The problem stirs up academic interest. One of the books that addresses the issue is Executivos Negros (black executives) (Edusp, R$50), by Pedro Jaime, professor of sociology at ESPM and Universidade Presbiteriana Mackenzie, in São Paulo. In the work, the specialist analyzes the rise of blacks since the 1970s and shows that, very recently, very few have broken the barriers of race and class and assumed corporate positions.

This achievement, however, didn’t help spread the fight against corporate prejudice. To the contrary, these professionals were used by proponents of the myth of racial democracy as examples of the non-existence of discrimination.

In this line of reasoning, black executives would be proof that the rise of the minority is a simple matter of meritocracy and that individual effort to achieve positions of power would suffice. That is not true. According to the author, those who managed to go far needed to have the help of “padrinhos” (godparents) (see note 1) who believed in their potential. Only then was it possible to pass through the filter of unconscious prejudice and educational prerequisites, which blacks had often been unable to attain previously.

“Under the banner of ‘somos todos iguais’ (we are all equal) (see note 2), the racial issue comes last because it is indigestible in our history,” says Leizer Pereira, executive director of Empodera, an online education platform in Rio de Janeiro that prepares low-income professionals for entry into the job  market.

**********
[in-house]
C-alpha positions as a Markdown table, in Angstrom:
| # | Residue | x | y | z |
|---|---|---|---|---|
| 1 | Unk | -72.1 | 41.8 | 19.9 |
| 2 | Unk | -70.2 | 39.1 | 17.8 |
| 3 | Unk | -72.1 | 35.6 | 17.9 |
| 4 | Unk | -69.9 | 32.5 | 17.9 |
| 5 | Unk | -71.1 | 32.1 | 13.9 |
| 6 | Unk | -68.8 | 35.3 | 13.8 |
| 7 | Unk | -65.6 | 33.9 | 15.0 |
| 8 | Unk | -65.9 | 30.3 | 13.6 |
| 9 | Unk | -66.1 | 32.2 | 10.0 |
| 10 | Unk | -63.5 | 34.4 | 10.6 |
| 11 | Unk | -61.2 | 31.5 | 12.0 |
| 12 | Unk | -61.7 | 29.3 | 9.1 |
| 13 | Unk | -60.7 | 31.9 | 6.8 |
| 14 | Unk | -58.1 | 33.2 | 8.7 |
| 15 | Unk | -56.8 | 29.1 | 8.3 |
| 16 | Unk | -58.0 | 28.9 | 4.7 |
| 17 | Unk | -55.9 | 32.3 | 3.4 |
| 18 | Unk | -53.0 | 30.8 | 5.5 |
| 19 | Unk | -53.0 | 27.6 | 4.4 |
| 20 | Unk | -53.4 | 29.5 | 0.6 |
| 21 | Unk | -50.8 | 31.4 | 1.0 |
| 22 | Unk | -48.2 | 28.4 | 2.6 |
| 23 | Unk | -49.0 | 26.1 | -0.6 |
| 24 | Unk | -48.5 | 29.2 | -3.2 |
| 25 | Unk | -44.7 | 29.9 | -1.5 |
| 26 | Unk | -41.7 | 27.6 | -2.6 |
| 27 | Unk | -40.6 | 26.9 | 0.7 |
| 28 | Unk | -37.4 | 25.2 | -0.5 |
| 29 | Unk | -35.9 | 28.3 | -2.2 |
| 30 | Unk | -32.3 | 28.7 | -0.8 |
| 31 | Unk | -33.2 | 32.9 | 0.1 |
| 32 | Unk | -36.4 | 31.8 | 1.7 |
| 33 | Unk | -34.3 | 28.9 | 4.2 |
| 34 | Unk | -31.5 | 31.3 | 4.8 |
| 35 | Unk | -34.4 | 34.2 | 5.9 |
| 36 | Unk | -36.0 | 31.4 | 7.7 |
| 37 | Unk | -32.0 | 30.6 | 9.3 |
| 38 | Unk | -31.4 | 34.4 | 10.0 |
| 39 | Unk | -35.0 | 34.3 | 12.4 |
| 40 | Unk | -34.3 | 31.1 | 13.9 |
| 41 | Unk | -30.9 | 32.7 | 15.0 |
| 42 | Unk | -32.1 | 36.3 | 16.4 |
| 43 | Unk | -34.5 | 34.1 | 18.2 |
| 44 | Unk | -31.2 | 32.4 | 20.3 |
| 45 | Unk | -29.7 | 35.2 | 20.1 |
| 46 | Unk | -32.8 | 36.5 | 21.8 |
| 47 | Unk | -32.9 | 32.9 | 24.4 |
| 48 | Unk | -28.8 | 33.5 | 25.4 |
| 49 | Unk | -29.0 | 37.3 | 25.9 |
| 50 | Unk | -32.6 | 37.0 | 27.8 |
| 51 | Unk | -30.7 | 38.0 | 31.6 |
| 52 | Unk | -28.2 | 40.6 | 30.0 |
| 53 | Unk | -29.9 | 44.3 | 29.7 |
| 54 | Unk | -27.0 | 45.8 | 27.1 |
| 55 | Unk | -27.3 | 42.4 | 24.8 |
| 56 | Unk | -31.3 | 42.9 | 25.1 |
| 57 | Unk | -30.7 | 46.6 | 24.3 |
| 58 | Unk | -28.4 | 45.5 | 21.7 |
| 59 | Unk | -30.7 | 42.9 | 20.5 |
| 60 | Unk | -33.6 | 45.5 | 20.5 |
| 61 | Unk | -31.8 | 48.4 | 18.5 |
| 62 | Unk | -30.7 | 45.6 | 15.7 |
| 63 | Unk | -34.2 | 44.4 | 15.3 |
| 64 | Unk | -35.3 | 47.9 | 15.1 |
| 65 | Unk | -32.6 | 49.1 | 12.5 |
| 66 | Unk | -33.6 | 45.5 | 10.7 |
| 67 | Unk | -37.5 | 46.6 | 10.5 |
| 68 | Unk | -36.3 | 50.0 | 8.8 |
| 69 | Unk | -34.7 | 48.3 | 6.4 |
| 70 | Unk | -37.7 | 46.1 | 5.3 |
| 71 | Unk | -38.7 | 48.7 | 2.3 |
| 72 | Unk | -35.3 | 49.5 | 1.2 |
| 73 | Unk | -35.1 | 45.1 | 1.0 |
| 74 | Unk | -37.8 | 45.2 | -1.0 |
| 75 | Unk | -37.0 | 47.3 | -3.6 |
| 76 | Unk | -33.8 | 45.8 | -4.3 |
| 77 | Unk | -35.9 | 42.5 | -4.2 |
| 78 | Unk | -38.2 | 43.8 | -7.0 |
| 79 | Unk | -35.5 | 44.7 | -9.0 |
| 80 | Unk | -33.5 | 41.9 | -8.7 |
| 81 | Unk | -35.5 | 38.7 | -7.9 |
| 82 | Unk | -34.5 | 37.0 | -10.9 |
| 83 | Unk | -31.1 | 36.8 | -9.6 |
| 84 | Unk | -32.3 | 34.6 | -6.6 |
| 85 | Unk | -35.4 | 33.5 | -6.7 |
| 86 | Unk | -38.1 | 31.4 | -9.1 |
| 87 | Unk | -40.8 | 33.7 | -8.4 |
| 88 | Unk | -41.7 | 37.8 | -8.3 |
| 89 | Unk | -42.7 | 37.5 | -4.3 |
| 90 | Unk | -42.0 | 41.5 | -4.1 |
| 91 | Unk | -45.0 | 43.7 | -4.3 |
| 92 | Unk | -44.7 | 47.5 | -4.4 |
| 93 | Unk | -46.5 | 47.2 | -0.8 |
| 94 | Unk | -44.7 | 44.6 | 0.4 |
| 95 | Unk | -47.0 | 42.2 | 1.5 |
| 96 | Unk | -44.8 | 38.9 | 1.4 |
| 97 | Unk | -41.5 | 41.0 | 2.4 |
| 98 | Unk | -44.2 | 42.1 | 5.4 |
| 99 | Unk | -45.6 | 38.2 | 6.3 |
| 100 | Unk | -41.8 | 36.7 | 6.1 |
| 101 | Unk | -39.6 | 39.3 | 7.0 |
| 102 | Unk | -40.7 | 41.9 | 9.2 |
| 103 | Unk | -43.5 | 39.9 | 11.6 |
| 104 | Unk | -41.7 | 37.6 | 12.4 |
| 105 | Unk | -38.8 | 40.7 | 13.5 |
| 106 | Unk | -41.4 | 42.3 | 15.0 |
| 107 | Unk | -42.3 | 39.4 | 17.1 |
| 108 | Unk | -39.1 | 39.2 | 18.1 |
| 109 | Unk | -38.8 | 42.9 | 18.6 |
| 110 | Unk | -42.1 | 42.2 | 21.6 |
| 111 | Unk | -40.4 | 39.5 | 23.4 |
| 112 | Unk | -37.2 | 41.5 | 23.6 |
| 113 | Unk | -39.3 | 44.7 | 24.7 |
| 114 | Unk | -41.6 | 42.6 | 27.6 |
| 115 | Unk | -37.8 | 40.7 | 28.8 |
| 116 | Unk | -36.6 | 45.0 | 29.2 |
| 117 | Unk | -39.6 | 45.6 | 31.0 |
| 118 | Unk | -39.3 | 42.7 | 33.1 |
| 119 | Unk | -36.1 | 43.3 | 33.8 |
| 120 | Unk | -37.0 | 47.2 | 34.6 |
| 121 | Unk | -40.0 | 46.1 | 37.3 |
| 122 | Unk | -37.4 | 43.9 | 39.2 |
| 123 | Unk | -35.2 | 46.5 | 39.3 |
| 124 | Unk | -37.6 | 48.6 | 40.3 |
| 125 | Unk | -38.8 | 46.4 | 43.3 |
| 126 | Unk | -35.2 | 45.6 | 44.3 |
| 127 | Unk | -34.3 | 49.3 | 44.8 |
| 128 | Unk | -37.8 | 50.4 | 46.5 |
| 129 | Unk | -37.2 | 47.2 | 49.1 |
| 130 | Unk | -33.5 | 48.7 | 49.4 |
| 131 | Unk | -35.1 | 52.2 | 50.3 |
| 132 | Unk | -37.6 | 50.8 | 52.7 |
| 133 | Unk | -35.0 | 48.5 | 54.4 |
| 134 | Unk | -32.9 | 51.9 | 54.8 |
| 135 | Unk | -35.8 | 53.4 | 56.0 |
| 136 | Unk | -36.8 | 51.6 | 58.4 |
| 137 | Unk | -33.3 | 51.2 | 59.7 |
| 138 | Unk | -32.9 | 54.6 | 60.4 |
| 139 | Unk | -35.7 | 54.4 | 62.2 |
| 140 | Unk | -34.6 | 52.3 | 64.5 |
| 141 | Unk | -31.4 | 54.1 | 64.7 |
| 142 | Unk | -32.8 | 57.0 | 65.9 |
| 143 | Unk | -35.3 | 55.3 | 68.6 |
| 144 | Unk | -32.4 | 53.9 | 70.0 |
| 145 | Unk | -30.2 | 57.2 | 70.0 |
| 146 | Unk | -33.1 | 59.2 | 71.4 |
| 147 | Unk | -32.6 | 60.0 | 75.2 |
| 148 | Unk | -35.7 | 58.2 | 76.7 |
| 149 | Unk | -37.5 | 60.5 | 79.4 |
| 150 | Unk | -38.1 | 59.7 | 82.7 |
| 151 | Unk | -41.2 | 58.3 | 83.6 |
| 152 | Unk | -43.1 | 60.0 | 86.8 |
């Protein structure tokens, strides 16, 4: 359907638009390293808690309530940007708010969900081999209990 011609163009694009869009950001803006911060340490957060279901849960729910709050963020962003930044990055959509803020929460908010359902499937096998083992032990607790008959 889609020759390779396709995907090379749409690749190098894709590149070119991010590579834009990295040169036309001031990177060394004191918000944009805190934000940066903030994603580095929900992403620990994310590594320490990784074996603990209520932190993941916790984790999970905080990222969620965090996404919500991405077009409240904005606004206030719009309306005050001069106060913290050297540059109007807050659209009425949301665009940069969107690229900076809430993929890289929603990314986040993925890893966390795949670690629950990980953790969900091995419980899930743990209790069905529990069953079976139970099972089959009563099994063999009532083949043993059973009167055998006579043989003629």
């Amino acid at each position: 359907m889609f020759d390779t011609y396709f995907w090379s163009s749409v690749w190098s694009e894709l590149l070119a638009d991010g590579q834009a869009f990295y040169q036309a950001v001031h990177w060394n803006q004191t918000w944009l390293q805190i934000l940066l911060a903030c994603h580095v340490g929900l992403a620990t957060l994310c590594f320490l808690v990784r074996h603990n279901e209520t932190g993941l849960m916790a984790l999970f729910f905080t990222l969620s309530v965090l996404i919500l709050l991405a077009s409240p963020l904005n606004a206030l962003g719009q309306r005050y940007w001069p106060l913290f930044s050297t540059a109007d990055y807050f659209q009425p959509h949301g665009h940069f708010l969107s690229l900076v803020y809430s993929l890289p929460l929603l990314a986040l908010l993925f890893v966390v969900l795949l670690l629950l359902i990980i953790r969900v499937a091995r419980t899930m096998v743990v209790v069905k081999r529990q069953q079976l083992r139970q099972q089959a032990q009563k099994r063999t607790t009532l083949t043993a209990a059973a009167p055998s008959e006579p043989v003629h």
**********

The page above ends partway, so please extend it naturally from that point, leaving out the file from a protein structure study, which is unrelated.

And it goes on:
The first generation of afrodescendente executives was blinded not to see or tolerate situations of racism. That was the cost of ascending. But in recent decades, some actions have contributed to creating a more favorable context for the current generation: racism and injúria racial (racial insult) have come to be considered crimes and social movements have strengthened and pressured government and business for affirmative action and contributed to empowering individuals and uniting around black identity. “Now, it’s time for young people to become protagonists of their stories,” says Professor Pedro Jaime.

Source: Exame, Bastide, Roger & Florestan Fernandes (orgs.), Relações Raciais entre Negros e Brancos em São Paulo. São Paulo: Editora Anhembi, 1955.


  1. Against all of the rhetoric of Brazil’s famed racial democracy myth, back in 1955 sociologist Roger Bastide showed that, even a university degree didn’t automatically guarantee that a black Brazilian would be shielded from the prejudice he/she would experience in the pursuit of social ascension. This was often only possible if he/she had an influential white person, referred to as a “padrinho”, or godfather, to protect him or her.
  2. A point that has been repeatedly made on this blog. The belief that “we are all equal” is one of the most common but worst phrases that is embedded in the Brazilian psyche and is constantly uttered by Brazilians, black or white, in the face of obvious racial discrimination and inequality.
About Marques Travae 3747 Articles
Marques Travae. For more on the creator and editor of BLACK WOMEN OF BRAZIL, see the interview here.


  1. What a bunch of crap! I wonder how bitter the writer on this blog is..If any black woman wants to be like her the CEO’s, they got to do what she did, and has done.
    Stop blaming it on racism and prejudice..

  2. It’s always been the white men telling black people they are ‘inferior’, by telling them: Hey, you blacks, go out there and claim opportunities, tell them to stop racism and prejudice, it’s because of them that you can’t and won’t succeed in life, it’s because you’re black.
    What a shame..
    Despicable article.